A Homer based conservation group released a report addressing measures it believes are necessary to prevent oil and gas blowouts of the type that occurred in the Gulf of Mexico last summer and other impacts to the economy and marine environment of Cook Inlet. The Kachemak Bay Conservation Society of Homer, released a 17 page White Paper today arguing that Alaska state regulations make plain that spill prevention contingency plans for oil and gas drilling platforms in Cook Inlet must cover all aspects of such spill prevention and containment. According to the group, with the increasing development of oil and gas resources in northern Cook Inlet (as illustrated by the recent arrival of a jack-up rig owned by the Escopeta Oil Company a couple of weeks ago), federal and state governmental agencies and the oil and gas industry have a responsibility to insure that such development is safe and takes place with minimal impact to the environment.
Specifically, the group claims that state law and blow out prevention practicalities clearly call for the drilling of relief wells immediately after, or at the same time, as the original well as part of the Best Available Technology (BAT) standard. According to the Conservation Society, however, Alaska state agencies including the Department of Environmental Conservation with the support of the oil and gas industry have diluted the BAT standards and created confusion regarding the use of relief wells. Water policy consultant and the author of the White Paper Hal Shepherd states “One the one hand ADEC claims that relief wells should be applied to prevent and control blowouts only as a “last resort” while, at the same time, if you look deeper into their reports and other documentation, you can see the implication that relief wells are, often, the only means of “practically” controlling blowouts, especially for off shore platforms.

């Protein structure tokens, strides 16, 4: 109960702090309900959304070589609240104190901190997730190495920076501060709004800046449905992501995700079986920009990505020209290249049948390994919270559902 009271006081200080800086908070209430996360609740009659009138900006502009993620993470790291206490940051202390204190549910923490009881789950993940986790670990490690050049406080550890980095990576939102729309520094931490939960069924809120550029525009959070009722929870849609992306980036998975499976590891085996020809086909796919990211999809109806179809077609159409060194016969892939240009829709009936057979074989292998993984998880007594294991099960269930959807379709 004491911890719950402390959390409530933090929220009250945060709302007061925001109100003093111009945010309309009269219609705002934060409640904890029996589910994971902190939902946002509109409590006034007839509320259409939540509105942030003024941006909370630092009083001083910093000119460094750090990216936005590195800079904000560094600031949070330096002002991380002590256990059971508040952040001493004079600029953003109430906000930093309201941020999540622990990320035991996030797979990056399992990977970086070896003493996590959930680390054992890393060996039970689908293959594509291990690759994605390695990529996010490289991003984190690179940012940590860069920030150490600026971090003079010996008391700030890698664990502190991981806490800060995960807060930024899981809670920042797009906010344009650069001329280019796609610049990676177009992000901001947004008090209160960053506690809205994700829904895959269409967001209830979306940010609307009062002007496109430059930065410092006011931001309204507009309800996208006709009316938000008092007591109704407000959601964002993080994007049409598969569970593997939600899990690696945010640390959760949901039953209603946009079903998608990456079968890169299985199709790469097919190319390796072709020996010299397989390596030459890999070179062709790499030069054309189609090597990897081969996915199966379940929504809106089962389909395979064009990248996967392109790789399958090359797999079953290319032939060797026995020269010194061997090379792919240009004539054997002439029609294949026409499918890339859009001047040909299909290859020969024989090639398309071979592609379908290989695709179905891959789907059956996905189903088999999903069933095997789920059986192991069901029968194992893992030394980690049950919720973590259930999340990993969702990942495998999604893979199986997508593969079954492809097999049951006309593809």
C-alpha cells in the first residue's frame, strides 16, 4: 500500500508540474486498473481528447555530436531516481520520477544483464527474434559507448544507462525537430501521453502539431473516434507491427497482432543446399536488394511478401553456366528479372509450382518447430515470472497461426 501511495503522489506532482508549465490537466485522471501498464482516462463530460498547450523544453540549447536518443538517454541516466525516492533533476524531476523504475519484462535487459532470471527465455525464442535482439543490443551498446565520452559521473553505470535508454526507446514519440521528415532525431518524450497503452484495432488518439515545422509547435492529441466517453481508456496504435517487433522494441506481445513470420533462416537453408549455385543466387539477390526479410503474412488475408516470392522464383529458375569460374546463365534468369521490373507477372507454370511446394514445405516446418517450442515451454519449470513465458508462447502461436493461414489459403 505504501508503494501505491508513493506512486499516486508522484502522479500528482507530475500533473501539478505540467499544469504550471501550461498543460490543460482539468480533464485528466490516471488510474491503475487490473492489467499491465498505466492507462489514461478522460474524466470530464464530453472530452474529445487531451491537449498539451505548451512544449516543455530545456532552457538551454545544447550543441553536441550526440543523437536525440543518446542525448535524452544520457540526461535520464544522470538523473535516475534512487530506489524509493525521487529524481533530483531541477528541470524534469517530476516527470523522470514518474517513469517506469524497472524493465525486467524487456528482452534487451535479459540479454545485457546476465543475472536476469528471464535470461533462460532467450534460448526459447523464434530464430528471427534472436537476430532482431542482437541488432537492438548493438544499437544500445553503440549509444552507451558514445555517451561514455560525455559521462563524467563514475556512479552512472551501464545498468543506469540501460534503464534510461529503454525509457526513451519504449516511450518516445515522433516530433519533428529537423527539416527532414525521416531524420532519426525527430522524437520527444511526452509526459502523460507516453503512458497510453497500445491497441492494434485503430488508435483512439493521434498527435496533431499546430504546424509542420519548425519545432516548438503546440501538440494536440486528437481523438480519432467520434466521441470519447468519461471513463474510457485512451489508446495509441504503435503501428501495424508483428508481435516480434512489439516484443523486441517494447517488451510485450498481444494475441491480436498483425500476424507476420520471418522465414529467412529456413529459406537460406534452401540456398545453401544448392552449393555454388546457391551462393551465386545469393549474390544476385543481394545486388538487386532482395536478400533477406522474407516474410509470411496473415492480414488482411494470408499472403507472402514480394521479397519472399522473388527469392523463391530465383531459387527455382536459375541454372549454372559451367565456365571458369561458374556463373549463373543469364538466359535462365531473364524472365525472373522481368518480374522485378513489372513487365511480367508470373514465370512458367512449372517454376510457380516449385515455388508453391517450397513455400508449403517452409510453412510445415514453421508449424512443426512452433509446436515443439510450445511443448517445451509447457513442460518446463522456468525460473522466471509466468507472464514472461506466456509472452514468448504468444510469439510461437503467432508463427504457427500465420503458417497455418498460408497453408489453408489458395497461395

In addition, according to the group federal and state governmental agencies should use updated economic, technologic, scientific, data and Traditional Ecological Knowledge to evaluate whether “Zero Discharge” of produced water and other wastes from oil and gas drilling in Cook Inlet is warranted. According to the Conservation Society, this would bring offshore oil platforms in the Inlet in line with the goal of the federal Clean Water Act, to eliminate the discharge of pollutants into navigable waters, which is being adhered to by almost every state, except Alaska.
Conservation Society President Roberta Highland, says that the group is concerned that, the state of Alaska is on course for making the same mistakes that led to the Deep Water Horizon oil spill in the Gulf of Mexico. Highland says: “It is really alarming, after what lead up to the environmental and economic disaster in the Gulf that the primary blowout and toxic contamination prevention strategy in Alaska is the belief that the circumstances for such an event are unlikely.”
KBCS Oil and Gas Project is sponsored by a generous grant from the Alaska Conservation Foundation.